With a diverse mix of African, European and Latin American ancestry, cultural expression holds a special place in the hearts of…
After much fanfare and excitement around Banboche Mas, one of Haiti’s first mas camp, taking part in the 51st West Indian American Day Parade, the masqueraders and float were not allowed to take part in the festivities after failing to pass inspection at a checkpoint on Buffalo Avenue and Eastern Parkway.
Hundreds of families woke up Tuesday having lost everything. On Tuesday night, the stands filled up with onlookers wearing matching t-shirts, carnival goers crowded the streets and by Wednesday morning, the last float had made its way through the parade route without running low on gas. In the end, everyone went home to sleep off a night of celebration because in Haiti, even when the rest of the country burns, the show must go on. This year’s theme: “Haiti Jan l Dwe ye a – Haiti the Way it Should be.”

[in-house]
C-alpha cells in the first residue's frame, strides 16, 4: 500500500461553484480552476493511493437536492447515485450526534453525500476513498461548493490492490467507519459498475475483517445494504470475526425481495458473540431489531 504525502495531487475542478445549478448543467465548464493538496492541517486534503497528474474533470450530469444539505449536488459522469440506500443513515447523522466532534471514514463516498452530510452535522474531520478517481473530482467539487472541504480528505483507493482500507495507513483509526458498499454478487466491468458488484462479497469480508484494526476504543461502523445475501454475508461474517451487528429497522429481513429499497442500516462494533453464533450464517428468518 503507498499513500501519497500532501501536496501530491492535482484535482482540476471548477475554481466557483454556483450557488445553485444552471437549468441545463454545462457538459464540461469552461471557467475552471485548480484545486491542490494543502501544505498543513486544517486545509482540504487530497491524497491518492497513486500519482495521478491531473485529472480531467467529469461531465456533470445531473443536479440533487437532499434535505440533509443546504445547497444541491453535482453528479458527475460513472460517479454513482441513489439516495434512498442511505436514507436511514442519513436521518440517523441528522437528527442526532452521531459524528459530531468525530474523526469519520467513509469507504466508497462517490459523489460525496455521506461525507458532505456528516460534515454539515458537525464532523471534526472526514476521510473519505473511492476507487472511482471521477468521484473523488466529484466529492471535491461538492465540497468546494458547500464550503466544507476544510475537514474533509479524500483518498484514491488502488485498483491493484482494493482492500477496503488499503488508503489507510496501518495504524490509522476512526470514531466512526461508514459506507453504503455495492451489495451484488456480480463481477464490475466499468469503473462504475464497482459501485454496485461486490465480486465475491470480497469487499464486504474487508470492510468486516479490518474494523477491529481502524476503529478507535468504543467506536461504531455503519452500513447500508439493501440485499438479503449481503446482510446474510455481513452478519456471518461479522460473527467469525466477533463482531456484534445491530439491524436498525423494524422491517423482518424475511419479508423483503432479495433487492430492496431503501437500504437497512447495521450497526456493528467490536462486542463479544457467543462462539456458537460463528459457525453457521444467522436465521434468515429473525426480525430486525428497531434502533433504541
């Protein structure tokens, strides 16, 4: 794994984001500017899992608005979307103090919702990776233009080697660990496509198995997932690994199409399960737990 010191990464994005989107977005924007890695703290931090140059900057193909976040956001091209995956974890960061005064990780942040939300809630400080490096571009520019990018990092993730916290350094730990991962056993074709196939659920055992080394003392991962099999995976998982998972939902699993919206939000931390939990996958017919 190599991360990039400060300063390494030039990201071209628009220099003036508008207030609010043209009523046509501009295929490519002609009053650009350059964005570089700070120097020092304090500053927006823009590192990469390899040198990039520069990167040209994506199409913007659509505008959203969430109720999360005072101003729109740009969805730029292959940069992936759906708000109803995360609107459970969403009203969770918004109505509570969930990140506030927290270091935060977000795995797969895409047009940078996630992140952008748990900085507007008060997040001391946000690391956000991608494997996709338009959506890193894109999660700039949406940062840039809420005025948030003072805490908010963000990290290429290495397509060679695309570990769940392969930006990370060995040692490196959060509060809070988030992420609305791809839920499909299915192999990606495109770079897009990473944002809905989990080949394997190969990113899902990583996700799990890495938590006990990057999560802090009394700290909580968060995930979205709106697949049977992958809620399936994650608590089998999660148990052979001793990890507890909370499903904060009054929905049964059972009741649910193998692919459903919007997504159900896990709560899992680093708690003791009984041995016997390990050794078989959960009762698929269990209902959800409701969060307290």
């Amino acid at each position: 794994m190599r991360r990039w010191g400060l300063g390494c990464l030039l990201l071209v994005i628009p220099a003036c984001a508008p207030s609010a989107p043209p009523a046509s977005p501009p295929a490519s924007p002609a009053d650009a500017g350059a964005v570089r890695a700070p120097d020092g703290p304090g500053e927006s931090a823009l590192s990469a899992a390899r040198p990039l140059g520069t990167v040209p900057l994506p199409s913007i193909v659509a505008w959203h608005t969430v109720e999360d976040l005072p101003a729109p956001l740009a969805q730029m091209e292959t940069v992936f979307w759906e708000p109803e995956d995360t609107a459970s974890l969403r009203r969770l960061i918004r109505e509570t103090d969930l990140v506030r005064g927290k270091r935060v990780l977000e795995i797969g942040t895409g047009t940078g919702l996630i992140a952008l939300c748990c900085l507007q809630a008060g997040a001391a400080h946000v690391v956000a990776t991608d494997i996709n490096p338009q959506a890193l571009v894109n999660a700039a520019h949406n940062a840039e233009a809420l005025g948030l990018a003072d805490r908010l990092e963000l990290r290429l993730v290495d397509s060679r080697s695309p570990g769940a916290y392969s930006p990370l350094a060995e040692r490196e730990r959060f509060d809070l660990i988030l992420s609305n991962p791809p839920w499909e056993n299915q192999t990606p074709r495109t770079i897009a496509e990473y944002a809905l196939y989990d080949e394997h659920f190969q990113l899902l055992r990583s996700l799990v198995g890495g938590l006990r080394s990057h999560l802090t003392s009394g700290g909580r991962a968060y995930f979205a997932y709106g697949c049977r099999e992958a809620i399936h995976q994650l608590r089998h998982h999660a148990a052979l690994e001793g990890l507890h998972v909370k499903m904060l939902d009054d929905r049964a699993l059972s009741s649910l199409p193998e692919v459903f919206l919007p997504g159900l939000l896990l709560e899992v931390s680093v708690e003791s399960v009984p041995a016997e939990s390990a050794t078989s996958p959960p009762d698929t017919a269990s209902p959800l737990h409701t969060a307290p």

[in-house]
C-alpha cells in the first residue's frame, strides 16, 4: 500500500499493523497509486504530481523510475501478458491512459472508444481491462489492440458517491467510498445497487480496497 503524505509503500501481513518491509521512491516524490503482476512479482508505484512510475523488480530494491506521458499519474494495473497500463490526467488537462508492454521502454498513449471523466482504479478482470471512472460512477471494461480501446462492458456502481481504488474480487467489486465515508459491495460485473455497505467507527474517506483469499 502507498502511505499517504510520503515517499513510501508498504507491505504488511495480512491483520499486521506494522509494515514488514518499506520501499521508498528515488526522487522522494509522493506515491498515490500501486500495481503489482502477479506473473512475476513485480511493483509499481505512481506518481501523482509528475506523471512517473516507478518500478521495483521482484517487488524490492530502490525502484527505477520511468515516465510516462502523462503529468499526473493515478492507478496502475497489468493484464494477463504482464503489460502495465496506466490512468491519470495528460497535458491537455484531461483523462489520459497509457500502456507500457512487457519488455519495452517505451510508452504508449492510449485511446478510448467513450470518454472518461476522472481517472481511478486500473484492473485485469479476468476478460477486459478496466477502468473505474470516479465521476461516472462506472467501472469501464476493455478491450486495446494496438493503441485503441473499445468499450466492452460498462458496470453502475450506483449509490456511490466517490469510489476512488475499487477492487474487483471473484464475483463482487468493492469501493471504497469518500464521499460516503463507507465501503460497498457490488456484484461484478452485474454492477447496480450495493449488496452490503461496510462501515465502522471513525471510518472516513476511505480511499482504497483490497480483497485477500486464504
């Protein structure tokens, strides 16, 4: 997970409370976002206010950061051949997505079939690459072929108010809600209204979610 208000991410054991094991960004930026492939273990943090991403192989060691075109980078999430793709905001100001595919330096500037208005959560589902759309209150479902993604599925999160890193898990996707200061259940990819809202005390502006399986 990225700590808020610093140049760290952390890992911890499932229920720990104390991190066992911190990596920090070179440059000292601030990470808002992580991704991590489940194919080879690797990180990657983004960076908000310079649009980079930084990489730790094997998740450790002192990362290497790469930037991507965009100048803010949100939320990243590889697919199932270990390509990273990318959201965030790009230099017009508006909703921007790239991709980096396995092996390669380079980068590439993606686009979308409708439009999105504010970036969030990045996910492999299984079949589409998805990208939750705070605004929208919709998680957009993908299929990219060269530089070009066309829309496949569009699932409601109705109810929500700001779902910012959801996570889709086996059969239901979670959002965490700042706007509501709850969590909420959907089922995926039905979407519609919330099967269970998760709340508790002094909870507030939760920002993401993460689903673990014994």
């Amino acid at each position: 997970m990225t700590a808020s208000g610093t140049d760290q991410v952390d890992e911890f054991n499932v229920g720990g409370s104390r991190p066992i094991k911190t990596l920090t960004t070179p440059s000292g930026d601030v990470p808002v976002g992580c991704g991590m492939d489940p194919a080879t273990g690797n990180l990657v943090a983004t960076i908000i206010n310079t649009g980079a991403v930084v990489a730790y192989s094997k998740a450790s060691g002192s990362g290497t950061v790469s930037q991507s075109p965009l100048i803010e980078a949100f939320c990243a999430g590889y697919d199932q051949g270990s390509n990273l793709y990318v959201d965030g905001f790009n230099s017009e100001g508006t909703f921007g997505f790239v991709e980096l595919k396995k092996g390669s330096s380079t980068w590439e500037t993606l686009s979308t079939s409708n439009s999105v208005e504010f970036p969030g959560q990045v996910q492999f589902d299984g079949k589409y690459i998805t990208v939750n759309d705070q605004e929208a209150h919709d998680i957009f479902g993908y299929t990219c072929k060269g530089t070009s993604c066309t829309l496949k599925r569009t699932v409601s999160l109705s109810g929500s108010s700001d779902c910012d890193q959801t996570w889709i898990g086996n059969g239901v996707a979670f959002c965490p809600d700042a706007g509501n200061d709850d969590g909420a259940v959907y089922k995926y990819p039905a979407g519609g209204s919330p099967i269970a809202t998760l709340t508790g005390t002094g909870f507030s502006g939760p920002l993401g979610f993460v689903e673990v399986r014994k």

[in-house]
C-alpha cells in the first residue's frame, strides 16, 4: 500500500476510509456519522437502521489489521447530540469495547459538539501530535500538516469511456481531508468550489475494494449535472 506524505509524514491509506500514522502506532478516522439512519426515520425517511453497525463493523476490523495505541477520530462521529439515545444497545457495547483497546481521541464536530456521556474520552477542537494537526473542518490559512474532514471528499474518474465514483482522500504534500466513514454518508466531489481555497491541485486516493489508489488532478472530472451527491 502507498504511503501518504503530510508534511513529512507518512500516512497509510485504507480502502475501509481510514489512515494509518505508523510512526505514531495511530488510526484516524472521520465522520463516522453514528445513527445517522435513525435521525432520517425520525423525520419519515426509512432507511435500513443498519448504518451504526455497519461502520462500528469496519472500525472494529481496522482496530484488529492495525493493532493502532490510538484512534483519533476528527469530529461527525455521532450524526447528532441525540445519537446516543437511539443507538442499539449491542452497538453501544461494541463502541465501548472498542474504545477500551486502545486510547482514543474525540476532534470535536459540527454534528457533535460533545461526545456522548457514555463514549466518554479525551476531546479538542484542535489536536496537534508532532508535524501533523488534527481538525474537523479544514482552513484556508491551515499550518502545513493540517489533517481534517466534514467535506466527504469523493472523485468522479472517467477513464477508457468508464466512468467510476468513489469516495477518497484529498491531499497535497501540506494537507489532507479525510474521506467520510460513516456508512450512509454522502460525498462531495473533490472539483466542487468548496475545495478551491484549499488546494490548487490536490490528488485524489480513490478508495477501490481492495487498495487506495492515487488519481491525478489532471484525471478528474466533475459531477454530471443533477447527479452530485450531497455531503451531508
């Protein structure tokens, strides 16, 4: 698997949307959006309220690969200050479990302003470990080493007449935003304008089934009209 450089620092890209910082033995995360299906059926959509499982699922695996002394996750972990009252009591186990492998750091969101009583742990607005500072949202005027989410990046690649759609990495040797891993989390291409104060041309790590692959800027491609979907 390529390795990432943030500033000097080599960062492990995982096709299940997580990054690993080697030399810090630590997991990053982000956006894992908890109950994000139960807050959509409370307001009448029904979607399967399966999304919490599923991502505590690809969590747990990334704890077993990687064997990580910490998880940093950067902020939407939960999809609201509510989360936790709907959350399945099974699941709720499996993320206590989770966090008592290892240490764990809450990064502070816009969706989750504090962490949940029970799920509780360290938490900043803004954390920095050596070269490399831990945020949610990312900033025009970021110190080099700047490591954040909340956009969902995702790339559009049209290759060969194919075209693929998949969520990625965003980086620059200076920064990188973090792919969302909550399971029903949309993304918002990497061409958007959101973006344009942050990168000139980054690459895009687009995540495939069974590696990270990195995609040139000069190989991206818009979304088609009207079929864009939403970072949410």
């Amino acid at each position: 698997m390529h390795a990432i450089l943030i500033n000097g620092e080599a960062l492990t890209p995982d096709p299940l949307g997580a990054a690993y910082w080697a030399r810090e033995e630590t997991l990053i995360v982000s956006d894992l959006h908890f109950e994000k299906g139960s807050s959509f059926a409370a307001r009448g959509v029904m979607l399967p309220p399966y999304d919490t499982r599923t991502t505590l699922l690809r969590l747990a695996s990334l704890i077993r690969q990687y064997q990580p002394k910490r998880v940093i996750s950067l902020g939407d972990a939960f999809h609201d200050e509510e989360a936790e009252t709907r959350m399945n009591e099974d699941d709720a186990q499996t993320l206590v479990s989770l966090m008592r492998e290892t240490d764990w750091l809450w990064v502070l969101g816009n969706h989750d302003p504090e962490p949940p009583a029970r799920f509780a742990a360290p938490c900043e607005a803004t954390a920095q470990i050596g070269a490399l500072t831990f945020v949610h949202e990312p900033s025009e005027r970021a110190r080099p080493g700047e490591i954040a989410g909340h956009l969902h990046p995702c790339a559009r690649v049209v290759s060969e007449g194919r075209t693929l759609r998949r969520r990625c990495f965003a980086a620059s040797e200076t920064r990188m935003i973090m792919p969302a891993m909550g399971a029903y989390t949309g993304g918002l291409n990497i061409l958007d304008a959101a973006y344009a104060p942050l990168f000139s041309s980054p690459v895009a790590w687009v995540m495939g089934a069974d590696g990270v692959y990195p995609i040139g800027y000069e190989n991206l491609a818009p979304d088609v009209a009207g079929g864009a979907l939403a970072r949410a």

A Haitian singer who was burned by a high-voltage wire while atop a float during a Carnival parade said Wednesday that an unexpected shift forward apparently set off the accident that resulted in a deadly stampede.
At least 16 people were killed early Tuesday in the Haitian capital after a man on top of a musical group’s Carnival float was shocked by high-voltage wires above the street, setting off a panic in which dozens of people were trampled, officials said.
The accident occurred as thousands of people filled the streets of downtown Port-au-Prince for the raucous annual celebration. Video from the scene showed sparks coursing from the wire after a singer from the Haitian hip-hop group Barikad Crew was jolted by the overhead power line as the float passed beneath it. The cable appeared to have shocked several others as well.